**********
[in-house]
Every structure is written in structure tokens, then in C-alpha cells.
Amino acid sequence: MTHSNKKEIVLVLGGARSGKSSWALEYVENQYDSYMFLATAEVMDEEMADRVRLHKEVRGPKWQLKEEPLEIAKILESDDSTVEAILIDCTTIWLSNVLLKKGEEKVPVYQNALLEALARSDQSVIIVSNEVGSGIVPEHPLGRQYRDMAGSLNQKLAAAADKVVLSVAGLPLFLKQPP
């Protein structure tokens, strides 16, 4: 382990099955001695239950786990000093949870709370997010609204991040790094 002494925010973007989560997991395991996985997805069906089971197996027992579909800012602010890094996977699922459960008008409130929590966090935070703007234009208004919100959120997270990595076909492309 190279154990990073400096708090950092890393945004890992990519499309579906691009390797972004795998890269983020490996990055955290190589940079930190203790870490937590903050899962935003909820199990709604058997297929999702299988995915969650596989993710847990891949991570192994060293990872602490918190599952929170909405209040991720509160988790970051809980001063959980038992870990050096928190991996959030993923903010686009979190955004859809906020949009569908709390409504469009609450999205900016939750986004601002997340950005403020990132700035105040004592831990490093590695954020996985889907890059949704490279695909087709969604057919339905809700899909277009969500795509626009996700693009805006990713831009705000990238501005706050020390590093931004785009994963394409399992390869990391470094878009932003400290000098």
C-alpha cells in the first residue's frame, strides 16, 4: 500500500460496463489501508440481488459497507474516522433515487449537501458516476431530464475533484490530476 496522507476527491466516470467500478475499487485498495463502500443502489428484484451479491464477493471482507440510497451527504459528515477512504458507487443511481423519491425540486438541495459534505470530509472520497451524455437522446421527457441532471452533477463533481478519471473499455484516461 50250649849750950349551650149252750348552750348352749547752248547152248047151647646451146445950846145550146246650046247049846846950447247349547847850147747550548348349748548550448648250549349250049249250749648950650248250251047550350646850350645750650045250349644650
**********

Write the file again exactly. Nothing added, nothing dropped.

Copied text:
[in-house]
Every structure is written in structure tokens, then in C-alpha cells.
Amino acid sequence: MTHSNKKEIVLVLGGARSGKSSWALEYVENQYDSYMFLATAEVMDEEMADRVRLHKEVRGPKWQLKEEPLEIAKILESDDSTVEAILIDCTTIWLSNVLLKKGEEKVPVYQNALLEALARSDQSVIIVSNEVGSGIVPEHPLGRQYRDMAGSLNQKLAAAADKVVLSVAGLPLFLKQPP
């Protein structure tokens, strides 16, 4: 382990099955001695239950786990000093949870709370997010609204991040790094 002494925010973007989560997991395991996985997805069906089971197996027992579909800012602010890094996977699922459960008008409130929590966090935070703007234009208004919100959120997270990595076909492309 190279154990990073400096708090950092890393945004890992990519499309579906691009390797972004795998890269983020490996990055955290190589940079930190203790870490937590903050899962935003909820199990709604058997297929999702299988995915969650596989993710847990891949991570192994060293990872602490918190599952929170909405209040991720509160988790970051809980001063959980038992870990050096928190991996959030993923903010686009979190955004859809906020949009569908709390409504469009609450999205900016939750986004601002997340950005403020990132700035105040004592831990490093590695954020996985889907890059949704490279695909087709969604057919339905809700899909277009969500795509626009996700693009805006990713831009705000990238501005706050020390590093931004785009994963394409399992390869990391470094878009932003400290000098």
C-alpha cells in the first residue's frame, strides 16, 4: 500500500460496463489501508440481488459497507474516522433515487449537501458516476431530464475533484490530476 496522507476527491466516470467500478475499487485498495463502500443502489428484484451479491464477493471482507440510497451527504459528515477512504458507487443511481423519491425540486438541495459534505470530509472520497451524455437522446421527457441532471452533477463533481478519471473499455484516461 50250649849750950349551650149252750348552750348352749547752248547152248047151647646451146445950846145550146246650046247049846846950447247349547847850147747550548348349748548550448648250549349250049249250749648950650248250251047550350646850350645750650045250349644650